Ptarmigan Ridge Glacier is nestled on the north side of Ptarmigan Ridge in the North Cascades of Washington. This is a small glacier that has been retreating and has separated into several smaller glaciers over the last 20 years. From 1984-2010 we have visited this glacier every year assessing the terminus in half of those years, in others it has still been buried by snowpack. The main terminus has retreated 120 meters. Given the total maximum glacier length is 360 m in 2010, this is a substantial loss. The sequence of images below indicate the retreat from the top a map based extent 1979, to a 1993 USGS aerial photograph middle, and the 2009 satellite image from Google Earth. The glacier boundary from the map is in magenta. . The glacier retreat has been associated with an earlier melt out of this alpine region in general. This has been beneficial to the local mountain goats with a sharp population rise after 2002. We do a mountain goat census here every year at the request of the United States Forest Service. Despite the population increase along the ridge there is no sign of overgrazing. A closeup look at the terminus region illustrates not just retreat, but thinning as well when comparing the 1993 and 2009 imagery. The locations of thinning are shown by M thumbtacks in the bottom image. The terminus remains thin even on the steep slope as seen in the 2005 image of the terminus below. Above the terminus the steep slopes are typically well snowcovered into August as in 2007 second image. In 2011 a La Nina winter was predicted to lead to substantial snowfall and a cool winter inn the Pacific Northwest. The first half of the winter did not live up to the forecast, but the second half right through April did. The result is extensive snowpack. A comparison of the snowpack at Lyman Lake the best high altitude site that the USDA Snotel system has in the North Cascades indicates that as of May 10 the snowpack is quite high in 2011 (bottom image). It is not unusual at this site to have snowpack not decline significantly before May 20. This suggests that summer will not feature a substantial melt out of the Ptarmigan Ridge Glacier. This is my daughter Jill’s favorite field area and this year maybe we will not have to paint on a positive mass balance.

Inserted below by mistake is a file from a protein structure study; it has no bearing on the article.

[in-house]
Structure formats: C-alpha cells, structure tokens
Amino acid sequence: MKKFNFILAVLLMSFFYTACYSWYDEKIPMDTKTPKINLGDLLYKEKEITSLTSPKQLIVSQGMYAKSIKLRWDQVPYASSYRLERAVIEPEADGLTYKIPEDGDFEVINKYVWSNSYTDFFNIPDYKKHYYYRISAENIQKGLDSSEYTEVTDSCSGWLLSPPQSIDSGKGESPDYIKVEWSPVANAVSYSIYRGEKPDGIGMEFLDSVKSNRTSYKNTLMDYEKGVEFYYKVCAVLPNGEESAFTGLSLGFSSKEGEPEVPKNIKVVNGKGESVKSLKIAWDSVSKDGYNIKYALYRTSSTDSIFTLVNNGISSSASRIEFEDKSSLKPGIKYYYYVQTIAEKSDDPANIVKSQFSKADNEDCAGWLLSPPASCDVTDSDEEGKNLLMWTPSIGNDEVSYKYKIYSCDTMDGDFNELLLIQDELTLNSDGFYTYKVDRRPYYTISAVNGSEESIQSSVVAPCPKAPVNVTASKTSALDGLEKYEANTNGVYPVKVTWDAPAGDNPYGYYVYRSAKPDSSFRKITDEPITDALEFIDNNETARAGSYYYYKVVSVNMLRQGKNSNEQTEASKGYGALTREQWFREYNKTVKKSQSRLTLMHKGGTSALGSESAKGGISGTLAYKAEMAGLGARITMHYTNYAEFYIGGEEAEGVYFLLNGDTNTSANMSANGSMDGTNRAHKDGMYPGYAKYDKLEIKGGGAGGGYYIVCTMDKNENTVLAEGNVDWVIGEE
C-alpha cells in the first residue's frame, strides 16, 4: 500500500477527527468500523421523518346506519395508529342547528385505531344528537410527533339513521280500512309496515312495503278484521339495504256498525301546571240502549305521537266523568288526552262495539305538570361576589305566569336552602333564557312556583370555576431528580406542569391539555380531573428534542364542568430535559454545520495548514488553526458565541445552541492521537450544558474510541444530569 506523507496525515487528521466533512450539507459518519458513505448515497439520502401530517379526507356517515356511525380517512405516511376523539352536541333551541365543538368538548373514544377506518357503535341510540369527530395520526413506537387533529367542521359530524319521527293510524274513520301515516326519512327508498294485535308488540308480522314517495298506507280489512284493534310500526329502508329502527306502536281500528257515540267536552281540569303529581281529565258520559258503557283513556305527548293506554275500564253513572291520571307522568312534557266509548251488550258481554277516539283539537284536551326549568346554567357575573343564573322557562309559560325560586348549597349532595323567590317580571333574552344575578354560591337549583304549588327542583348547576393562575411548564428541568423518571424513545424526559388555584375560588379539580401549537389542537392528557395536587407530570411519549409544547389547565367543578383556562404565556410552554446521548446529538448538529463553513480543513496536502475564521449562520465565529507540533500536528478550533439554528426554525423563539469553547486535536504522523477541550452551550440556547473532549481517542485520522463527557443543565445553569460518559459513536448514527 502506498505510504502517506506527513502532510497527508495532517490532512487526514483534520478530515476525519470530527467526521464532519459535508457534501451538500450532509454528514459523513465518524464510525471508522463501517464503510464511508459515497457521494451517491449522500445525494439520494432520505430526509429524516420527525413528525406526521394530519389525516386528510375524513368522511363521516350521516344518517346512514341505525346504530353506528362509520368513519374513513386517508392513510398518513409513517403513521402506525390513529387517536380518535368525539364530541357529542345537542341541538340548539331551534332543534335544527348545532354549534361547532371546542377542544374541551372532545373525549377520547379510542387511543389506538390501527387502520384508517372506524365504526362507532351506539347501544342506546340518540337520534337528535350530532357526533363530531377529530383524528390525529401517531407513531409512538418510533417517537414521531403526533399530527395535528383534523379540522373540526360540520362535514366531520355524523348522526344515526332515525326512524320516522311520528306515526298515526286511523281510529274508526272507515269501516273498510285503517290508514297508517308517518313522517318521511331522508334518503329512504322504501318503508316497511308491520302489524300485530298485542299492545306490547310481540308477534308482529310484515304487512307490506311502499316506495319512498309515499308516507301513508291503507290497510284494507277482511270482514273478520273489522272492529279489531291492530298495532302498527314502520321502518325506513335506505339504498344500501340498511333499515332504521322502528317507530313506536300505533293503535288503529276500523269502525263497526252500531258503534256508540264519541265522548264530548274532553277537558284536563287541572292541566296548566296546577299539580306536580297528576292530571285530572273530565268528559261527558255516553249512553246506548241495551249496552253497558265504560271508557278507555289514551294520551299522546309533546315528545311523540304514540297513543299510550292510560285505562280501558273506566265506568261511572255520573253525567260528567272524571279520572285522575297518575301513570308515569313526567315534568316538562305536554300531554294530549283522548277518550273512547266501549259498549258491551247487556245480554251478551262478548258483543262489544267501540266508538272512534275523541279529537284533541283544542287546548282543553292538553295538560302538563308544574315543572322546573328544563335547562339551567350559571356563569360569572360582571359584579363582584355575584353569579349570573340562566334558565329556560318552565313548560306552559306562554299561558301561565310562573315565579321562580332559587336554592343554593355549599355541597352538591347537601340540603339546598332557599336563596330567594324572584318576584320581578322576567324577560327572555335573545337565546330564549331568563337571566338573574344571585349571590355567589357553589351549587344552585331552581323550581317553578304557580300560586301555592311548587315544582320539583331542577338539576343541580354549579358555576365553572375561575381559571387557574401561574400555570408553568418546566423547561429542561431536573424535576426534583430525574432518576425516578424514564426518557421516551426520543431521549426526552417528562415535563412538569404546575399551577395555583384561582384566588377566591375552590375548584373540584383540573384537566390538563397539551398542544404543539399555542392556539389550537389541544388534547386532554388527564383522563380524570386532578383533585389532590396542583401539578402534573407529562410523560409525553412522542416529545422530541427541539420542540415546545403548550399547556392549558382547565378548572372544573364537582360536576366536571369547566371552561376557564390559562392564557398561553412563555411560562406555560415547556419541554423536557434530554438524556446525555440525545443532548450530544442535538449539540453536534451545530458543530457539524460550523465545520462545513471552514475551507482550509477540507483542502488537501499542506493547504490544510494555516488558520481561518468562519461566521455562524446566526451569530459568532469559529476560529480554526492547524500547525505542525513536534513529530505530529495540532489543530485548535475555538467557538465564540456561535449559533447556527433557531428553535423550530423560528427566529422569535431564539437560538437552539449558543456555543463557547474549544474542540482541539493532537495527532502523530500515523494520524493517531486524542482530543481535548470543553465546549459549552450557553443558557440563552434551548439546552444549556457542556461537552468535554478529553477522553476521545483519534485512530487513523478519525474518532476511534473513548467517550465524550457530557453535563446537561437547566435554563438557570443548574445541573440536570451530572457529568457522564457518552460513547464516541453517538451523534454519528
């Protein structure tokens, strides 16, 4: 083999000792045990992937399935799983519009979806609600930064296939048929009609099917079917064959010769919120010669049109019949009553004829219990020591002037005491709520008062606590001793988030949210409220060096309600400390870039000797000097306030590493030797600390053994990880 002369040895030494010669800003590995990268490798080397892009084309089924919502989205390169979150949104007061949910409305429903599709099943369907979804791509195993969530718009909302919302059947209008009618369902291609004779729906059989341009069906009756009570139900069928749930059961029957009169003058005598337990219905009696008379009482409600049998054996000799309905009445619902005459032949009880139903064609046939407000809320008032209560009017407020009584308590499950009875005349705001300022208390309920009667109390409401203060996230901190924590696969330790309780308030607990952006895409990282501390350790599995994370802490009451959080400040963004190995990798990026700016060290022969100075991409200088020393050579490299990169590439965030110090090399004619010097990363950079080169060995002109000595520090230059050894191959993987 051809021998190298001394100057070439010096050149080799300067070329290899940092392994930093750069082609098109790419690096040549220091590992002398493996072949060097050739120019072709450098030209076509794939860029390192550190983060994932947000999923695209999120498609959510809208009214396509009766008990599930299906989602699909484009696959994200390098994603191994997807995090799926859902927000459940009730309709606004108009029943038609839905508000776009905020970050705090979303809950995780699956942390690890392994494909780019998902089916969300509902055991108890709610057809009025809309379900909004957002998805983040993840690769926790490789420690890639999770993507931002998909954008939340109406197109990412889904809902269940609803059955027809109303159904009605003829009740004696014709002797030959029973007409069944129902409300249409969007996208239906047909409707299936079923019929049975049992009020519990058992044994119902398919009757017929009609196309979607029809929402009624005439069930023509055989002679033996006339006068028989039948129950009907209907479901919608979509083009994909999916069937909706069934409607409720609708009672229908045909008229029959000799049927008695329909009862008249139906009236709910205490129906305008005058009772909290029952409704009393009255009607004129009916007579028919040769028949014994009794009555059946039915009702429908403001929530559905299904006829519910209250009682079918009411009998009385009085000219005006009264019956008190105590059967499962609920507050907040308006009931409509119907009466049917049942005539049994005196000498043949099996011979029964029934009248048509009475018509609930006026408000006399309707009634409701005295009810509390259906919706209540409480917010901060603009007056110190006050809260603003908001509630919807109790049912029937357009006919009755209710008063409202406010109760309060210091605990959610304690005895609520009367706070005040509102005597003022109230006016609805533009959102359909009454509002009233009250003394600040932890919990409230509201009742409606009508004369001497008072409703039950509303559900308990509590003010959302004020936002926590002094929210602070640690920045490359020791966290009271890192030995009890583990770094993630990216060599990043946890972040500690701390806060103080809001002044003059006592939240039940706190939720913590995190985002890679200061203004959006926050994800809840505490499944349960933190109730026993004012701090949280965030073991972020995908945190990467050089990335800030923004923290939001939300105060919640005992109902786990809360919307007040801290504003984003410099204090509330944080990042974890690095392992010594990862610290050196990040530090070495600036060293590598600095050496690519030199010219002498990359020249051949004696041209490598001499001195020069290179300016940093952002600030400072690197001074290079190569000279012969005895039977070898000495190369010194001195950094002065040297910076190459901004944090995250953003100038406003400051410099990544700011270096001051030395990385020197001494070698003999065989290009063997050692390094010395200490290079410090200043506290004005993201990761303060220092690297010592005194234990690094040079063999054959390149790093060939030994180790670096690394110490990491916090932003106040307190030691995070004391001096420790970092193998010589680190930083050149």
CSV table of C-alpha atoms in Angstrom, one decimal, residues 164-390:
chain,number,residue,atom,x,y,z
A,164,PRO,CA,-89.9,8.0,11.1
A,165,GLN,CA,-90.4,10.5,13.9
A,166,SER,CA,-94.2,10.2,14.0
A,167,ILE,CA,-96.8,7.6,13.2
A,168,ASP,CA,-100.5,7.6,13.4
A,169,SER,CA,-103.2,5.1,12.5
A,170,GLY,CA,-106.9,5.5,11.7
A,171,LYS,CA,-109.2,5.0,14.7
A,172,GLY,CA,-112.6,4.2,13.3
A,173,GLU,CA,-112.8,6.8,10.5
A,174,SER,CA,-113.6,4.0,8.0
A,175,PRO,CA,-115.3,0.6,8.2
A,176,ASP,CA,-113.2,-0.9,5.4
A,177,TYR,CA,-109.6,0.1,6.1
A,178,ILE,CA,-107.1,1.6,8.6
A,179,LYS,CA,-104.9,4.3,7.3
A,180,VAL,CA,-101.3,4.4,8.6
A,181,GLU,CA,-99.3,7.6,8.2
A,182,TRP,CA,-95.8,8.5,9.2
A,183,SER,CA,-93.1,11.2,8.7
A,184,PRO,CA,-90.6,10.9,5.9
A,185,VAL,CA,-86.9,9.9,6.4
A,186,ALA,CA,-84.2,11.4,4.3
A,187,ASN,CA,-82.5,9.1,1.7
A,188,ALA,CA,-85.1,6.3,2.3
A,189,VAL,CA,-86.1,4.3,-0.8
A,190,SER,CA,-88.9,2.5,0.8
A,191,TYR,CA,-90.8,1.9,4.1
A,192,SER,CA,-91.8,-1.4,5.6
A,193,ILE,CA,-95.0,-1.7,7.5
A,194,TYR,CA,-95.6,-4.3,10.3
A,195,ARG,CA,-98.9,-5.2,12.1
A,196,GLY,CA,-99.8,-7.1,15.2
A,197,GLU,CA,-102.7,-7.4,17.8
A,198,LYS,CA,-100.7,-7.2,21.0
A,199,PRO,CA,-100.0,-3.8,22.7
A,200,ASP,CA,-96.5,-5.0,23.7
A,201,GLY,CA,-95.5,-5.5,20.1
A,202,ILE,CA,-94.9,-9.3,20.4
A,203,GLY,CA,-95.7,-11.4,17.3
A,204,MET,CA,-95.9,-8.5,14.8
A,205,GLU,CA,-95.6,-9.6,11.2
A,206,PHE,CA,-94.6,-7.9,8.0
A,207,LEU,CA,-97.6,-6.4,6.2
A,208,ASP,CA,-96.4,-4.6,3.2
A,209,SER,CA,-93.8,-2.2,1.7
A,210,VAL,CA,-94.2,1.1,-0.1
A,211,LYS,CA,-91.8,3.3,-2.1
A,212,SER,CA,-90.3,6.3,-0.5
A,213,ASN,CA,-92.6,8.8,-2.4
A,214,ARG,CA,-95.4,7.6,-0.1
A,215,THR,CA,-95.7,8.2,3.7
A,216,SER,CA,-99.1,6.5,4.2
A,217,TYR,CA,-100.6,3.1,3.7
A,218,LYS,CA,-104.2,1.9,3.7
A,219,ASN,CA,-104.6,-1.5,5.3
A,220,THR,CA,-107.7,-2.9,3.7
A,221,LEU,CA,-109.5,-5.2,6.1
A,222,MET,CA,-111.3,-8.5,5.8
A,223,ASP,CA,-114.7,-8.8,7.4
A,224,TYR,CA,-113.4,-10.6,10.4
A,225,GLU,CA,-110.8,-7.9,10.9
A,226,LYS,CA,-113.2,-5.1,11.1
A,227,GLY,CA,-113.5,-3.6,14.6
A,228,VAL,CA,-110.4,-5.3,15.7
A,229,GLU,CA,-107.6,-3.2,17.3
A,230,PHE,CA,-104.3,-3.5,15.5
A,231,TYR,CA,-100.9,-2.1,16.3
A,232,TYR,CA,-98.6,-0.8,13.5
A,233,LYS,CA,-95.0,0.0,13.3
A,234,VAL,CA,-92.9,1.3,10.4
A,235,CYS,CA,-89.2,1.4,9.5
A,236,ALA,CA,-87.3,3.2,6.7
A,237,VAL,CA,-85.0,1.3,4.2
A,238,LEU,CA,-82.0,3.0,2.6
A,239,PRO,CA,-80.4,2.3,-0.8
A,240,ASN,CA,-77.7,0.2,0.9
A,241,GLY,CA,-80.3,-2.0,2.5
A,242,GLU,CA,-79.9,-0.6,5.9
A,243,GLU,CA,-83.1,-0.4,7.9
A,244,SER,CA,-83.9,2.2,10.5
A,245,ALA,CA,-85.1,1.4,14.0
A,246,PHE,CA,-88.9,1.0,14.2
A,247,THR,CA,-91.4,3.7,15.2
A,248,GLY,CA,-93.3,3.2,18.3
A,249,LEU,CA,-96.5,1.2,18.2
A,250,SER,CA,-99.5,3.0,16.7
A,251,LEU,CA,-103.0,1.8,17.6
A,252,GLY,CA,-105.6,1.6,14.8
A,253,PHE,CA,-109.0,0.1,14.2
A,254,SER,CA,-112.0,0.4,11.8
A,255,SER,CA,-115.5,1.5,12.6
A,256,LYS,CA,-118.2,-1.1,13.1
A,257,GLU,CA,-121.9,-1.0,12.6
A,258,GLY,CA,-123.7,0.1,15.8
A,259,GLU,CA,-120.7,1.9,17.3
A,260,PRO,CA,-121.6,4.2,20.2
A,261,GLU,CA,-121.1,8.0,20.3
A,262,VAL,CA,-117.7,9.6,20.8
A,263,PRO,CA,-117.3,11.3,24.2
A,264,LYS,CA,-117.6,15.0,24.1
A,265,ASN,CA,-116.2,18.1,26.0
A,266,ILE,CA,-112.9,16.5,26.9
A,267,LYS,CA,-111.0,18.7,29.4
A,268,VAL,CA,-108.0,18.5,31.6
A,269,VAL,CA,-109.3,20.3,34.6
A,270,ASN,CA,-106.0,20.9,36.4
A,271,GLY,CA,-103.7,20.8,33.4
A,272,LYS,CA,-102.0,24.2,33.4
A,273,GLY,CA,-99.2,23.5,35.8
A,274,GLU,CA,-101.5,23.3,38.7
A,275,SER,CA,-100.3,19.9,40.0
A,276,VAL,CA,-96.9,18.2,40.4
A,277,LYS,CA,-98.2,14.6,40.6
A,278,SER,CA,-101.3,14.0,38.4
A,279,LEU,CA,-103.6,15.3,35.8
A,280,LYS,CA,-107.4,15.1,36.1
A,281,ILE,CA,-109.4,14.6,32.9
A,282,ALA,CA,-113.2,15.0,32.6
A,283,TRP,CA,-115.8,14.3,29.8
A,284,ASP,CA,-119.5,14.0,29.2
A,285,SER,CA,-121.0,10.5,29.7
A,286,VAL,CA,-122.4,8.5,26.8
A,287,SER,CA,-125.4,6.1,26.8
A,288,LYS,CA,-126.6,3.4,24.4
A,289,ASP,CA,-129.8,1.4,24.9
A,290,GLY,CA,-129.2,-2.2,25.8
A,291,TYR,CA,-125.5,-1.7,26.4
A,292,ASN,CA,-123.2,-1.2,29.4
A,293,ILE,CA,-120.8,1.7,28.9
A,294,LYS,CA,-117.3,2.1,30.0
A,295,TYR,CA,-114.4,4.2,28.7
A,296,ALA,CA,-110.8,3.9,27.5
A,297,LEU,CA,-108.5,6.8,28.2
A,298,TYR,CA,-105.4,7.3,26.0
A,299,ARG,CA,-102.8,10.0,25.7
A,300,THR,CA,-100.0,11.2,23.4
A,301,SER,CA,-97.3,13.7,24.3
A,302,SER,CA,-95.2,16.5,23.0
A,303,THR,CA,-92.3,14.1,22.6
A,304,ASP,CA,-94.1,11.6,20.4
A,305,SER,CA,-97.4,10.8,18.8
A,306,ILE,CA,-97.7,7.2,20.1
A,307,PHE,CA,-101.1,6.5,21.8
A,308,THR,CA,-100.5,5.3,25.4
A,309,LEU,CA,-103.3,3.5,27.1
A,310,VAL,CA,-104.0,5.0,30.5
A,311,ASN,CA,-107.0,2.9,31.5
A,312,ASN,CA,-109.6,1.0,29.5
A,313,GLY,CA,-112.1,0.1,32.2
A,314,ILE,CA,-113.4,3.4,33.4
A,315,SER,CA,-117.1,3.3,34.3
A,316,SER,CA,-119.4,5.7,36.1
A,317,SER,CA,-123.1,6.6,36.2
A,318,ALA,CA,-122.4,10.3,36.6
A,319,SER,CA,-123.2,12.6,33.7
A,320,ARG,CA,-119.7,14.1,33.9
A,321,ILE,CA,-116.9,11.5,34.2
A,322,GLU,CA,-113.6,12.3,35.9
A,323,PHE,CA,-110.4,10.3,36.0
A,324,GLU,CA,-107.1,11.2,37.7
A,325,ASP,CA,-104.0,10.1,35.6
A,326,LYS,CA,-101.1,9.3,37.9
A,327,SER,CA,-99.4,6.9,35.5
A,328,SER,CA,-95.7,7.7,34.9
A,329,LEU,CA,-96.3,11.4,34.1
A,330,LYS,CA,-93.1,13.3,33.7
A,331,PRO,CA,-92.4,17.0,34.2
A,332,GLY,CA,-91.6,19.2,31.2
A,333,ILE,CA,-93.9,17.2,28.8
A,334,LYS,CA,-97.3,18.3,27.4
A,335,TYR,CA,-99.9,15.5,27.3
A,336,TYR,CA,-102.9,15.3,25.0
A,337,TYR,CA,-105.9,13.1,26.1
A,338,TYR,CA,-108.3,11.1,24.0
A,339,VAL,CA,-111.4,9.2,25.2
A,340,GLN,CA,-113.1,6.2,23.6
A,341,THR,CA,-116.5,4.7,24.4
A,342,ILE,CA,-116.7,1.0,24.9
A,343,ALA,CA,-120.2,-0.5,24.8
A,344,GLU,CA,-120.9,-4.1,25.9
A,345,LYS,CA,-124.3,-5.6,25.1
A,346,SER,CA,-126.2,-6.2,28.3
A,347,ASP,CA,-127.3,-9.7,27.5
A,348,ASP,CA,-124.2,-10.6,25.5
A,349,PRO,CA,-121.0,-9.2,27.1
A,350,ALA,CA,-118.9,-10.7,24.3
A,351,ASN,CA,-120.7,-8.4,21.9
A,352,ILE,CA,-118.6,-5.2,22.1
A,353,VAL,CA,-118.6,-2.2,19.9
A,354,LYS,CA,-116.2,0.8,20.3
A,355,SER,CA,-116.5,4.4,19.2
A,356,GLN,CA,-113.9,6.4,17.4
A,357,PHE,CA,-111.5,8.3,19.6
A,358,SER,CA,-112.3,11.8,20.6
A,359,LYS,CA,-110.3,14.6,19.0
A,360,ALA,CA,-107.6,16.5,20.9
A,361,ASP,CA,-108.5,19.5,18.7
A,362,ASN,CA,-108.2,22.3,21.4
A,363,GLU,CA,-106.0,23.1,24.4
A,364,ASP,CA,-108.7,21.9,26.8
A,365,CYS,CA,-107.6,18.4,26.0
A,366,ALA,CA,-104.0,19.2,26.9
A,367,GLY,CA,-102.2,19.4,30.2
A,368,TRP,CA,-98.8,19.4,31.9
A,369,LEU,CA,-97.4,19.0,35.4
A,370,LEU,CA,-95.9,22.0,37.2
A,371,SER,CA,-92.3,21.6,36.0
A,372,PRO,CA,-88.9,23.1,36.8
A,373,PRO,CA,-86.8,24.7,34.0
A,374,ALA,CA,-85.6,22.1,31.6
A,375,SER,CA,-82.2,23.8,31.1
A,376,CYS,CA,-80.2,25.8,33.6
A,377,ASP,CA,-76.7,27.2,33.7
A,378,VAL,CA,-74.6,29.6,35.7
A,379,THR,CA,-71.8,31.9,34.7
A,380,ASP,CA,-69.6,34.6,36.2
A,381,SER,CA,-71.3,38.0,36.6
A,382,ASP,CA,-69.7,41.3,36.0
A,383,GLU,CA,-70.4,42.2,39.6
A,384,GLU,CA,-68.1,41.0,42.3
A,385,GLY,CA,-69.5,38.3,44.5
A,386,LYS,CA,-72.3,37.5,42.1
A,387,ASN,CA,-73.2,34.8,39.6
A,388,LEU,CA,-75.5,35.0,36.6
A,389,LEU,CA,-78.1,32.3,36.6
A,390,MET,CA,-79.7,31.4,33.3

Published by mspelto
Professor of Environmental Science at Nichols College in Massachusetts since 1989. Glaciologist directing the North Cascade Glacier Climate Project since 1984. This project monitors the mass balance and behavior of more glaciers than any other in North America View all posts by mspelto